I am going to teach a 400-level topics class on knot theory at an American, mid-sized, public university. Prerequisites include multivariable calculus, linear algebra, and a proof course, but no exposure to topology or abstract algebra.

Do you know of resources for such a course? Notes, exercises, etc?

What I have so far:

  • 2
    $\begingroup$ Check out Topology Now!, Messer and Straffin $\endgroup$
    – user507
    Apr 12 '17 at 17:52

I don't know much about knot theory but I know that Meike Akveld taught knot theory at both high school and university level. Here's a bibliography of one of her courses at ETH Zürich:


It includes Englisch and German books both for high school and university level. I only list English books for university level:

General books about knots - accessible to (under-)graduate students:

  • M.A. Armstrong, Basic Topology, Undergraduate Texts in Mathematics, Springer-Verlag, 1983 - Chapter 10 is devoted to knots.
  • G. Burde, H. Zieschang, Knots, Walter de Gruyter & Co., Berlin, 1985.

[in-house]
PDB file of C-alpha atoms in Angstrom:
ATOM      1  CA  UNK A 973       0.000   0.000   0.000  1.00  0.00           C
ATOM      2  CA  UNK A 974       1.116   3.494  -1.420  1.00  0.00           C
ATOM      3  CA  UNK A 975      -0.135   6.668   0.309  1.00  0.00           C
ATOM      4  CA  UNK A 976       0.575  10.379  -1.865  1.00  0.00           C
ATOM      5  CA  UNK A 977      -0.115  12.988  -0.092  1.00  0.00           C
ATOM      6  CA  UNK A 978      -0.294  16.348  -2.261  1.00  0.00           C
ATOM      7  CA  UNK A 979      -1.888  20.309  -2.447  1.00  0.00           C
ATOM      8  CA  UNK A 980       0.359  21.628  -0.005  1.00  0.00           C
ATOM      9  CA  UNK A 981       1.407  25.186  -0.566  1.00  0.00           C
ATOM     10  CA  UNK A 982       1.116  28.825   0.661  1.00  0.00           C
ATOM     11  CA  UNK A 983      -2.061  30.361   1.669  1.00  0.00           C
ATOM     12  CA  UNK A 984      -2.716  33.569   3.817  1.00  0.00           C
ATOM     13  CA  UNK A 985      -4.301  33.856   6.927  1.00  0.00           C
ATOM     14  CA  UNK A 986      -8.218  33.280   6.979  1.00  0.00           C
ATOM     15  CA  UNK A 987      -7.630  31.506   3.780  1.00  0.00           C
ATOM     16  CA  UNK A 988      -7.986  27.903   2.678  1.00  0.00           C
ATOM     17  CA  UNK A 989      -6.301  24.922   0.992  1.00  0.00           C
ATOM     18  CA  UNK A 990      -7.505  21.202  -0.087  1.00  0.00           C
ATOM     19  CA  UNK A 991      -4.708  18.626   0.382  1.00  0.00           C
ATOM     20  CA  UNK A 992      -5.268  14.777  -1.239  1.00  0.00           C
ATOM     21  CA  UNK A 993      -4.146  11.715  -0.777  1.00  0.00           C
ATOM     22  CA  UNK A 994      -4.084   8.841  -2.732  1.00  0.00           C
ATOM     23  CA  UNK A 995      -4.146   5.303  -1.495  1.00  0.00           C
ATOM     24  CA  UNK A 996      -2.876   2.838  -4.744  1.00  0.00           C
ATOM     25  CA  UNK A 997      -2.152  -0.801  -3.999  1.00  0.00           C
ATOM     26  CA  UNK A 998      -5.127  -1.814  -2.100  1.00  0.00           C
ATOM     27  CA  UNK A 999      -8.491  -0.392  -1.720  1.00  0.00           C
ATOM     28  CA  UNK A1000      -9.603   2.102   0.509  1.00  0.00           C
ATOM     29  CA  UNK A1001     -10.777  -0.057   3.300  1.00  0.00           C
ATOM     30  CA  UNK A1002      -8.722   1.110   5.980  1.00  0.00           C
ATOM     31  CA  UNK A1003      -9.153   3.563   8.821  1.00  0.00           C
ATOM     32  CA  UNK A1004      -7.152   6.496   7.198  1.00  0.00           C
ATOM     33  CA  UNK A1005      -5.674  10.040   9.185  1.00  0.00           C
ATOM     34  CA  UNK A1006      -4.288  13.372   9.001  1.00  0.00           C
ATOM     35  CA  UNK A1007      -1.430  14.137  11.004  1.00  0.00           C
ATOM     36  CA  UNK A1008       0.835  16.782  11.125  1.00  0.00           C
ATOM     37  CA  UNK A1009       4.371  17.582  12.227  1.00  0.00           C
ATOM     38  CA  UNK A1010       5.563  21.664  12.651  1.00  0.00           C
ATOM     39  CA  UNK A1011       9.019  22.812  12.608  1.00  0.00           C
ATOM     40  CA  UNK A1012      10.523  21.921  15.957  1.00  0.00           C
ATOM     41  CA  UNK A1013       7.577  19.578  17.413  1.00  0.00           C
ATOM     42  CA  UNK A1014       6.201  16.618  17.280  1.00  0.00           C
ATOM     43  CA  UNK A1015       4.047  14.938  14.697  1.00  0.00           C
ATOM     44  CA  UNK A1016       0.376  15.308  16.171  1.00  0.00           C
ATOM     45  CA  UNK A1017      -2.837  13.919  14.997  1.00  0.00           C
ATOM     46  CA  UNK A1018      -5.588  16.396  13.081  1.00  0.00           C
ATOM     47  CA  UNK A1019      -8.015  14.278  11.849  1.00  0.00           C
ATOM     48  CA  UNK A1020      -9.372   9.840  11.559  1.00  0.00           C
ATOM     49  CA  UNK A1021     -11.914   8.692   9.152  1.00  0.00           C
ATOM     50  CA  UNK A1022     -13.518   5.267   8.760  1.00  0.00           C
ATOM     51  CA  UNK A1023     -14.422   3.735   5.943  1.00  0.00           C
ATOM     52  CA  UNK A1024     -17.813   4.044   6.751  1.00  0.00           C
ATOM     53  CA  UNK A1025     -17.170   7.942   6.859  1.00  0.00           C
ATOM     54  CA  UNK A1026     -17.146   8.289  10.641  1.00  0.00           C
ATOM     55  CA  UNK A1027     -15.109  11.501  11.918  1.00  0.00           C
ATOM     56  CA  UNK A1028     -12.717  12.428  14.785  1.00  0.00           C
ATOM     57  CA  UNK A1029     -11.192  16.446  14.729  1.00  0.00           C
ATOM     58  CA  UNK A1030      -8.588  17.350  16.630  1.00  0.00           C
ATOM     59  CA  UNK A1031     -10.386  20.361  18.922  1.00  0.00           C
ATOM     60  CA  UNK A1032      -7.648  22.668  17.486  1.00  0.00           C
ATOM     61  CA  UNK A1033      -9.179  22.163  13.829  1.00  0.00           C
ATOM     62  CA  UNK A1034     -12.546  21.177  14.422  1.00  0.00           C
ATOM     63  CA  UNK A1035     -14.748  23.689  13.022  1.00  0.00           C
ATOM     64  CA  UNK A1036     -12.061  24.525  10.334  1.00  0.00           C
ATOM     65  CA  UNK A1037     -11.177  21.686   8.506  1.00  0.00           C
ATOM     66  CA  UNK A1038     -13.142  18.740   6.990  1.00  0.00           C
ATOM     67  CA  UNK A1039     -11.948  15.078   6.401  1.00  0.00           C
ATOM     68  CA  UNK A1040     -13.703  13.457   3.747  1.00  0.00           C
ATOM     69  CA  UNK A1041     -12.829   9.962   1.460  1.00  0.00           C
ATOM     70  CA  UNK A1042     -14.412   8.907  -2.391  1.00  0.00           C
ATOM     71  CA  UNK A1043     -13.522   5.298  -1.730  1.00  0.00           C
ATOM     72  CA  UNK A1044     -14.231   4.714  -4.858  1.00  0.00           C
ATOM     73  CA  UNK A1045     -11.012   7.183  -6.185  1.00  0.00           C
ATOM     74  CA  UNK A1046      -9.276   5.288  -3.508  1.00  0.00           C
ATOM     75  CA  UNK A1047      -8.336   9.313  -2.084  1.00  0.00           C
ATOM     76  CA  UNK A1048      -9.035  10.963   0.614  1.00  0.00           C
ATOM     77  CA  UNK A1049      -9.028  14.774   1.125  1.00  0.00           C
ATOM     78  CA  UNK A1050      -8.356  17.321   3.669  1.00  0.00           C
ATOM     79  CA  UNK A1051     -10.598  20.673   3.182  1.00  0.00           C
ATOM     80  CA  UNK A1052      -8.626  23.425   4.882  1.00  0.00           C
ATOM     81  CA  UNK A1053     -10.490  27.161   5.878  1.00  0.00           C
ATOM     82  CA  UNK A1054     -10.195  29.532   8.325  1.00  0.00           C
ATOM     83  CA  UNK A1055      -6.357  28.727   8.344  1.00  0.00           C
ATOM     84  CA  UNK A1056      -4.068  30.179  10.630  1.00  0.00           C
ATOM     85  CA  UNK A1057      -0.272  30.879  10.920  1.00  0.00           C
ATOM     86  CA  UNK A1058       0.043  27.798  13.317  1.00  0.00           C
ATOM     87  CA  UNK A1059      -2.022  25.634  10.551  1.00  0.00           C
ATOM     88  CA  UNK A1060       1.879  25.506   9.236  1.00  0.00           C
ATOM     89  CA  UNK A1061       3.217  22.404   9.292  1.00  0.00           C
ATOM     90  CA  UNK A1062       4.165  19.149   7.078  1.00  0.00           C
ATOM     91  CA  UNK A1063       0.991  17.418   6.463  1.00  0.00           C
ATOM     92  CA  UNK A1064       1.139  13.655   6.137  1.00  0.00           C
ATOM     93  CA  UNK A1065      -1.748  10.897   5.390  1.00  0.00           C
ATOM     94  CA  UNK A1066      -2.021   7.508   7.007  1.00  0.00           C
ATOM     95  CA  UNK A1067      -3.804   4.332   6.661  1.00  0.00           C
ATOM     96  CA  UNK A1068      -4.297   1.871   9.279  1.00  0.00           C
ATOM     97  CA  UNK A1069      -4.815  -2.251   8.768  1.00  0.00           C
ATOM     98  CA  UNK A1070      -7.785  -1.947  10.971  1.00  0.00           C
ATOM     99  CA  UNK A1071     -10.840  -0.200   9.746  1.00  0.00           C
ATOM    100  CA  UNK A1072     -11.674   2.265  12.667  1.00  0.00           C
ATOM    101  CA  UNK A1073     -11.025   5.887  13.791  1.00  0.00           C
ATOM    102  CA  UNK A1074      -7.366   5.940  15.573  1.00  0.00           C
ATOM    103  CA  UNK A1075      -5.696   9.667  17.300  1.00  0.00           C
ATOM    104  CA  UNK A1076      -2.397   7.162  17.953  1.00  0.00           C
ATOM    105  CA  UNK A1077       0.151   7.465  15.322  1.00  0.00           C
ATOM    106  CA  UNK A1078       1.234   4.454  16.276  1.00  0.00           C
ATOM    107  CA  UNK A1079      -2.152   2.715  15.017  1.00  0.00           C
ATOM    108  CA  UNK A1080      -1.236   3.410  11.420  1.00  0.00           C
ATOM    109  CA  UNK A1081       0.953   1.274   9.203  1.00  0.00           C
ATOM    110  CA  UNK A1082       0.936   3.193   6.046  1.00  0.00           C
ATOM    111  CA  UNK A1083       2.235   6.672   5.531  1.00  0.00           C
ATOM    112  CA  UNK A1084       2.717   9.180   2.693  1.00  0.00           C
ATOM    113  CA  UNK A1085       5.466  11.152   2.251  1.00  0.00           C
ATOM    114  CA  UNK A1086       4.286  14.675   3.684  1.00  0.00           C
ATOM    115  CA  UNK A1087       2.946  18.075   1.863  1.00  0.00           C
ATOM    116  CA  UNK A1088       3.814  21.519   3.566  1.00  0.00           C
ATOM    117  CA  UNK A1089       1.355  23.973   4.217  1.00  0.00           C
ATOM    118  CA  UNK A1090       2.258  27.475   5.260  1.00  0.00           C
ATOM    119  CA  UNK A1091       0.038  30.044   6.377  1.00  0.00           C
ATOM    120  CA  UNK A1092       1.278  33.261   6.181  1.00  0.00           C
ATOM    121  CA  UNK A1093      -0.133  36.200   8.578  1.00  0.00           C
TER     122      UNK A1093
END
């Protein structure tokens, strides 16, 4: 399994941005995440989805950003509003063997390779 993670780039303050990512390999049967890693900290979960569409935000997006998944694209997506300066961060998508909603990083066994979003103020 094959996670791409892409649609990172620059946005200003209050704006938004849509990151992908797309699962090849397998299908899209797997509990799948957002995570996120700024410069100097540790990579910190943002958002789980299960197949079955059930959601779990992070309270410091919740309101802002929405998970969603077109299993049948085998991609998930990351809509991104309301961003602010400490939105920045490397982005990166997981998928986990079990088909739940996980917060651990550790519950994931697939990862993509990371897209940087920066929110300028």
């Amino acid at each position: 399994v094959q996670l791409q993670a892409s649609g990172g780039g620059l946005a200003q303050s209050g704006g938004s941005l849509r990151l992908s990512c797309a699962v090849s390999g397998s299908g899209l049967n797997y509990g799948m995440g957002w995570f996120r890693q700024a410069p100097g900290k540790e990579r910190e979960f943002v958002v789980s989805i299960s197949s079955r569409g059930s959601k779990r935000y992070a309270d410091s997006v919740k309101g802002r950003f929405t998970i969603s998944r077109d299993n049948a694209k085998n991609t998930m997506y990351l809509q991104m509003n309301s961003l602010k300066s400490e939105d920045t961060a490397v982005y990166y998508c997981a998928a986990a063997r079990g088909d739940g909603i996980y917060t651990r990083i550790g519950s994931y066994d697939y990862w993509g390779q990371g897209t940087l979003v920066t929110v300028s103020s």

• A.Kawauchi, A Survey of Knot Theory, Birkhäuser Verlag, Basel, 1996.
  • W.B.R. Lickorish, An Introduction to Knot Theory, Springer-Verlag. New York, 1997.
  • C. Livingston, Knotentheorie für Einsteiger, Vieweg, 1995 (also available in English).
  • K. Murasugi, Knot Theory & Its Applications, Chapters 5 and 6, Birkhäuser Boston, 2008.
  • J. Roberts, Knots Knotes, unpublished lecture notes, 2010, http://math.ucsd.edu/~justin/Roberts-Knotes-Jan2015.pdf.
  • D. Rolfsen, Knots and Links, AMS Chelsea Publishing, 2003.

There are still old exercises and solutions from the class available online here. They usually get deleted a year or two after the class, so I'd download them just in case. Plus, you can find some hand-drawn examples on the lecture website itself.


You may find the SageMath knot and links capabilities useful for computation and visualization.

The Knot Atlas might be a bit more comprehensive than you are looking for but is certainly a reference to be quite aware of.


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